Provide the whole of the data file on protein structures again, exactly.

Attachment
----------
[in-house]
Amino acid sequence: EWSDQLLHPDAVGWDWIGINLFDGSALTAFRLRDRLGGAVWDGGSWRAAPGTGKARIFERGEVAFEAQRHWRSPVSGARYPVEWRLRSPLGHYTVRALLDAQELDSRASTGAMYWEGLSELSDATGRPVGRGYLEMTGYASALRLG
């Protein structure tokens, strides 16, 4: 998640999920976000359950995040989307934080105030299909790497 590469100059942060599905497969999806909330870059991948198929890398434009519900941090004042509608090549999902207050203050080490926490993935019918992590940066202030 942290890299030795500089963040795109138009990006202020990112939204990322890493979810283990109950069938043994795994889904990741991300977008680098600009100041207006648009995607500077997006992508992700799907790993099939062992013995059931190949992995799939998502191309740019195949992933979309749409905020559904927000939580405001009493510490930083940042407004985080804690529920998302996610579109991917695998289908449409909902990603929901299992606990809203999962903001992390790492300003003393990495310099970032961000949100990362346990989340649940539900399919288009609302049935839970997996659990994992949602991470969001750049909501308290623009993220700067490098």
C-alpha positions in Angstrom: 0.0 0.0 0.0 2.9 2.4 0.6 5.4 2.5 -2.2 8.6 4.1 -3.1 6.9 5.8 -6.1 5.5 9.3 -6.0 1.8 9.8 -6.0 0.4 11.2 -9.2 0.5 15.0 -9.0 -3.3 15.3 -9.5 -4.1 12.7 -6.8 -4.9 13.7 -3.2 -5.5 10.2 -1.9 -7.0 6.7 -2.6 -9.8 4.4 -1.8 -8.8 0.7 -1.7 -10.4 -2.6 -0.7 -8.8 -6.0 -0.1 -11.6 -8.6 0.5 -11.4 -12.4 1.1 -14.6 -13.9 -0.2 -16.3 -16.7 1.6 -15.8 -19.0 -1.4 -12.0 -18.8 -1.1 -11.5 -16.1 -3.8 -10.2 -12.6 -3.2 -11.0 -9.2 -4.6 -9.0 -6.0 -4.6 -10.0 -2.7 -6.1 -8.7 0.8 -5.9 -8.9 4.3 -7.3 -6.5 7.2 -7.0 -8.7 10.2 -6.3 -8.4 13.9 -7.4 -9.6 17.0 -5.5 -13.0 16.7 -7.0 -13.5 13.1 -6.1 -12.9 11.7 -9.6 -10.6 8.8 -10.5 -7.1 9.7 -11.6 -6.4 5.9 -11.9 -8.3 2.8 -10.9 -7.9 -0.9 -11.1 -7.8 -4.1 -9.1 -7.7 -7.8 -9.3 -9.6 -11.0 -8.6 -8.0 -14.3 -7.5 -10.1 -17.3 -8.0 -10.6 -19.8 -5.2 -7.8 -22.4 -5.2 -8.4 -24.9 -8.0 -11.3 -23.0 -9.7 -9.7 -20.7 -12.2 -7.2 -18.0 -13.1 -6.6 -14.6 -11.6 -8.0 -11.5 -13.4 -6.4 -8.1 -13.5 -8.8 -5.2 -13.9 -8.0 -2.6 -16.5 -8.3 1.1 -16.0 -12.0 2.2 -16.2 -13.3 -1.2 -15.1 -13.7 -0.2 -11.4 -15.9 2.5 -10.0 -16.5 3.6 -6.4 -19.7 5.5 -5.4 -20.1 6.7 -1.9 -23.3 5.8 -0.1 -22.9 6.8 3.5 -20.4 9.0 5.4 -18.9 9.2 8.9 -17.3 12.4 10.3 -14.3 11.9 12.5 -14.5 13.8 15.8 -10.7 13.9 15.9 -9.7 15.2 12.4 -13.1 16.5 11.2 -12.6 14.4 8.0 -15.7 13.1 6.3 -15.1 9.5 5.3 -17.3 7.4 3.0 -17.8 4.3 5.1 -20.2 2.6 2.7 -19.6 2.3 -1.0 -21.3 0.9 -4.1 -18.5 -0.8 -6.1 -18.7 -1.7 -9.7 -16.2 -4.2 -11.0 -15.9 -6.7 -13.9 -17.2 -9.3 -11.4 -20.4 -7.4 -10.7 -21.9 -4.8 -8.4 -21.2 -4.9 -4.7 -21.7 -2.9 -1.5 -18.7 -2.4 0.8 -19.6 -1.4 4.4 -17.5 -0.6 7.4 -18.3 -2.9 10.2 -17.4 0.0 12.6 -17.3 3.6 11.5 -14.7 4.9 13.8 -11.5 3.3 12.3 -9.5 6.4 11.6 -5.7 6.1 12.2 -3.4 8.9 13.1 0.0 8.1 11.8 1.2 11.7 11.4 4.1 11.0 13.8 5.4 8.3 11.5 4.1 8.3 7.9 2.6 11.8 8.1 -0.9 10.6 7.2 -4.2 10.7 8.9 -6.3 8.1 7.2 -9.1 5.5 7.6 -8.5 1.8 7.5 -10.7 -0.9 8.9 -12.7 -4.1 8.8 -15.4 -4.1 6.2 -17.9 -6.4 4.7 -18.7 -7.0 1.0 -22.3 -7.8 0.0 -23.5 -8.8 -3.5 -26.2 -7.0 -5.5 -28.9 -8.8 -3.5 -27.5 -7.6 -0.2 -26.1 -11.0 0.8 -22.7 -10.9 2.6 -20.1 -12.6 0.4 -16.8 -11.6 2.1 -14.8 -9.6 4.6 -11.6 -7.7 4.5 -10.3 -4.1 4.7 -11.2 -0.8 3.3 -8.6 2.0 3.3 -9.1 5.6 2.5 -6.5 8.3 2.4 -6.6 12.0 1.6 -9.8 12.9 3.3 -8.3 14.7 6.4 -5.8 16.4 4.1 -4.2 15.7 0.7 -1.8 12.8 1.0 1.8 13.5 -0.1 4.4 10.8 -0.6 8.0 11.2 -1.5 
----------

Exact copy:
[in-house]
Amino acid sequence: EWSDQLLHPDAVGWDWIGINLFDGSALTAFRLRDRLGGAVWDGGSWRAAPGTGKARIFERGEVAFEAQRHWRSPVSGARYPVEWRLRSPLGHYTVRALLDAQELDSRASTGAMYWEGLSELSDATGRPVGRGYLEMTGYASALRLG
């Protein structure tokens, strides 16, 4: 998640999920976000359950995040989307934080105030299909790497 590469100059942060599905497969999806909330870059991948198929890398434009519900941090004042509608090549999902207050203050080490926490993935019918992590940066202030 942290890299030795500089963040795109138009990006202020990112939204990322890493979810283990109950069938043994795994889904990741991300977008680098600009100041207006648009995607500077997006992508992700799907790993099939062992013995059931190949992995799939998502191309740019195949992933979309749409905020559904927000939580405001009493510490930083940042407004985080804690529920998302996610579109991917695998289908449409909902990603929901299992606990809203999962903001992390790492300003003393990495310099970032961000949100990362346990989340649940539900399919288009609302049935839970997996659990994992949602991470969001750049909501308290623009993220700067490098």
C-alpha positions in Angstrom: 0.0 0.0 0.0 2.9 2.4 0.6 5.4 2.5 -2.2 8.6 4.1 -3.1 6.9 5.8 -6.1 5.5 9.3 -6.0 1.8 9.8 -6.0 0.4 11.2 -9.2 0.5 15.0 -9.0 -3.3 15.3 -9.5 -4.1 12.7 -6.8 -4.9 13.7 -3.2 -5.5 10.2 -1.9 -7.0 6.7 -2.6 -9.8 4.4 -1.8 -8.8 0.7 -1.7 -10.4 -2.6 -0.7 -8.8 -6.0 -0.1 -11.6 -8.6 0.5 -11.4 -12.4 1.1 -14.6 -13.9 -0.2 -16.3 -16.7 1.6 -15.8 -19.0 -1.4 -12.0 -18.8 -1.1 -11.5 -16.1 -3.8 -10.2 -12.6 -3.2 -11.0 -9.2 -4.6 -9.0 -6.0 -4.6 -10.0 -2.7 -6.1 -8.7 0.8 -5.9 -8.9 4.3 -7.3 -6.5 7.2 -7.0 -8.7 10.2 -6.3 -8.4 13.9 -7.4 -9.6 17.0 -5.5 -13.0 16.7 -7.0 -13.5 13.1 -6.1 -12.9 11.7 -9.6 -10.6 8.8 -10.5 -7.1 9.7 -11.6 -6.4 5.9 -11.9 -8.3 2.8 -10.9 -7.9 -0.9 -11.1 -7.8 -4.1 -9.1 -7.7 -7.8 -9.3 -9.6 -11.0 -8.6 -8.0 -14.3 -7.5 -10.1 -17.3 -8.0 -10.6 -19.8 -5.2 -7.8 -22.4 -5.2 -8.4 -24.9 -8.0 -11.3 -23.0 -9.7 -9.7 -20.7 -12.2 -7.2 -18.0 -13.1 -6.6 -14.6 -11.6 -8.0 -11.5 -13.4 -6.4 -8.1 -13.5 -8.8 -5.2 -13.9 -8.0 -2.6 -16.5 -8.3 1.1 -16.0 -12.0 2.2 -16.2 -13.3 -1.2 -15.1 -13.7 -0.2 -11.4 -15.9 2.5 -10.0 -16.5 3.6 -6.4 -19.7 5.5 -5.4 -20.1 6.7 -1.9 -23.3 5.8 -0.1 -22.9 6.8 3.5 -20.4 9.0 5.4 -18.9 9.2 8.9 -17.3 12.4 10.3 -14.3 11.9 12.5 -14.5 13.8 15.8 -10.7 13.9 15.9 -9.7 15.2 12.4 -13.1 16.5 11.2 -12.6 14.4 8.0 -15.7 13.1 6.3 -15.1 9.5 5.3 -17.3 7.4 3.0 -17.8 4.3 5.1 -20.2 2.6 2.7 -19.6 2.3 -1.0 -21.3 0.9 -4.1 -18.5 -0.8 -6.1 -18.7 -1.7 -9.7 -16.2 -4.2 -11.0 -15.9 -6.7 -13.9 -17.2 -9.3 -11.4 -20.4 -7.4 -10.7 -21.9 -4.8 -8.4 -21.2 -4.9 -4.7 -21.7 -2.9 -1.5 -18.7 -2.4 0.8 -19.6 -1.4 4.4 -17.5 -0.6 7.4 -18.3 -2.9 10.2 -17.4 0.0 12.6 -17.3 3.6 11.5 -14.7 4.9 13.8 -11.5 3.3 12.3 -9.5 6.4 11.6 -5.7 6.1 12.2 -3.4 8.9 13.1 0.0 8.1 11.8 1.2 11.7 11.4 4.1 11.0 13.8 5.4 8.3 11.5 4.1 8.3 7.9 2.6 11.8 8.1 -0.9 10.6 7.2 -4.2 10.7 8.9 -6.3 8.1 7.2 -9.1 5.5 7.6 -8.5 1.8 7.5 -10.7 -0.9 8.9 -12.7 -4.1 8.8 -15.4 -4.1 6.2 -17.9 -6.4 4.7 -18.7 -7.0 1.0 -22.3 -7.8 0.0 -23.5 -8.8 -3.5 -26.2 -7.0 -5.5 -28.9 -8.8 -3.5 -27.5 -7.6 -0.2 -26.1 -11.0 0.8 -22.7 -10.9 2.6 -20.1 -12.6 0.4 -16.8 -11.6 2.1 -14.8 -9.6 4.6 -11.6 -7.7 4.5 -10.3 -4.1 4.7 -11.2 -0.8 3.3 -8.6 2.0 3.3 -9.1 5.6 2.5 -6.5 8.3 2.4 -6.6 12.0 1.6 -9.8 12.9 3.3 -8.3 14.7 6.4 -5.8 16.4 4.1 -4.2 15.7 0.7 -1.8 12.8 1.0 1.8 13.5 -0.1 4.4 10.8 -0.6 8.0 11.2 -1.5 